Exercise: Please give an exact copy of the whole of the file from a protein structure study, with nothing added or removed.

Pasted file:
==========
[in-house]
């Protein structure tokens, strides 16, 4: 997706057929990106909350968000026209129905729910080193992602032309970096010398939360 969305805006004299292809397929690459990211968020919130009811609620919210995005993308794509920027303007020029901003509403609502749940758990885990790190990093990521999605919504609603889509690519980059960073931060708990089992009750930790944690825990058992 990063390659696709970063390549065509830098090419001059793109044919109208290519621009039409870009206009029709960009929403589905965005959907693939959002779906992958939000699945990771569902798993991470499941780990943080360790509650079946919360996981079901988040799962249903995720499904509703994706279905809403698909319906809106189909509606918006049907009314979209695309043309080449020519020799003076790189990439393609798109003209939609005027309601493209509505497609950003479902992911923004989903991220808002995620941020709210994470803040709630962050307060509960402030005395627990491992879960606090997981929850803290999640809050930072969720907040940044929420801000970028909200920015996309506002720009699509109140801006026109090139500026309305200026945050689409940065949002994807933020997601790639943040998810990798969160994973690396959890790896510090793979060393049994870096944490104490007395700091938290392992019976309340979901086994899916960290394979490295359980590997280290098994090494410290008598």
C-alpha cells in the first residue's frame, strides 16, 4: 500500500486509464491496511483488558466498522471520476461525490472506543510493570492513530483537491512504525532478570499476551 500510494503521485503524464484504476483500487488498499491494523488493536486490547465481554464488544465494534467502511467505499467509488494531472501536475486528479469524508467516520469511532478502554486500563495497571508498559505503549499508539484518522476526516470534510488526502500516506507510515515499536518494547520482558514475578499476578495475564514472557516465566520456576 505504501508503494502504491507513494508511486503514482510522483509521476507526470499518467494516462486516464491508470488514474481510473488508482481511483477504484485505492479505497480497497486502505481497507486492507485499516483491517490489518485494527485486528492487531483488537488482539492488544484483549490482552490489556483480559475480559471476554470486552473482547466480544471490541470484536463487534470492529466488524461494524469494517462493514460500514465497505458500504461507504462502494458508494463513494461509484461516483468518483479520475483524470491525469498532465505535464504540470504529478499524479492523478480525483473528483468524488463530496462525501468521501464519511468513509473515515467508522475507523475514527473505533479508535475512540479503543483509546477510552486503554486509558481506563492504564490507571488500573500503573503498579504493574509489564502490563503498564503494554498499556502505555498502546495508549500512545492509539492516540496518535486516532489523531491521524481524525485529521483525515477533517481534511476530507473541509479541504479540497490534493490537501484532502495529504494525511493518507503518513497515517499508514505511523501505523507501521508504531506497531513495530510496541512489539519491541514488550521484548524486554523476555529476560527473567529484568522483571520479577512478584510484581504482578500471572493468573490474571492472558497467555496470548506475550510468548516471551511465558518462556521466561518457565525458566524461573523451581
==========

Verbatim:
[in-house]
């Protein structure tokens, strides 16, 4: 997706057929990106909350968000026209129905729910080193992602032309970096010398939360 969305805006004299292809397929690459990211968020919130009811609620919210995005993308794509920027303007020029901003509403609502749940758990885990790190990093990521999605919504609603889509690519980059960073931060708990089992009750930790944690825990058992 990063390659696709970063390549065509830098090419001059793109044919109208290519621009039409870009206009029709960009929403589905965005959907693939959002779906992958939000699945990771569902798993991470499941780990943080360790509650079946919360996981079901988040799962249903995720499904509703994706279905809403698909319906809106189909509606918006049907009314979209695309043309080449020519020799003076790189990439393609798109003209939609005027309601493209509505497609950003479902992911923004989903991220808002995620941020709210994470803040709630962050307060509960402030005395627990491992879960606090997981929850803290999640809050930072969720907040940044929420801000970028909200920015996309506002720009699509109140801006026109090139500026309305200026945050689409940065949002994807933020997601790639943040998810990798969160994973690396959890790896510090793979060393049994870096944490104490007395700091938290392992019976309340979901086994899916960290394979490295359980590997280290098994090494410290008598």
C-alpha cells in the first residue's frame, strides 16, 4: 500500500486509464491496511483488558466498522471520476461525490472506543510493570492513530483537491512504525532478570499476551 500510494503521485503524464484504476483500487488498499491494523488493536486490547465481554464488544465494534467502511467505499467509488494531472501536475486528479469524508467516520469511532478502554486500563495497571508498559505503549499508539484518522476526516470534510488526502500516506507510515515499536518494547520482558514475578499476578495475564514472557516465566520456576 505504501508503494502504491507513494508511486503514482510522483509521476507526470499518467494516462486516464491508470488514474481510473488508482481511483477504484485505492479505497480497497486502505481497507486492507485499516483491517490489518485494527485486528492487531483488537488482539492488544484483549490482552490489556483480559475480559471476554470486552473482547466480544471490541470484536463487534470492529466488524461494524469494517462493514460500514465497505458500504461507504462502494458508494463513494461509484461516483468518483479520475483524470491525469498532465505535464504540470504529478499524479492523478480525483473528483468524488463530496462525501468521501464519511468513509473515515467508522475507523475514527473505533479508535475512540479503543483509546477510552486503554486509558481506563492504564490507571488500573500503573503498579504493574509489564502490563503498564503494554498499556502505555498502546495508549500512545492509539492516540496518535486516532489523531491521524481524525485529521483525515477533517481534511476530507473541509479541504479540497490534493490537501484532502495529504494525511493518507503518513497515517499508514505511523501505523507501521508504531506497531513495530510496541512489539519491541514488550521484548524486554523476555529476560527473567529484568522483571520479577512478584510484581504482578500471572493468573490474571492472558497467555496470548506475550510468548516471551511465558518462556521466561518457565525458566524461573523451581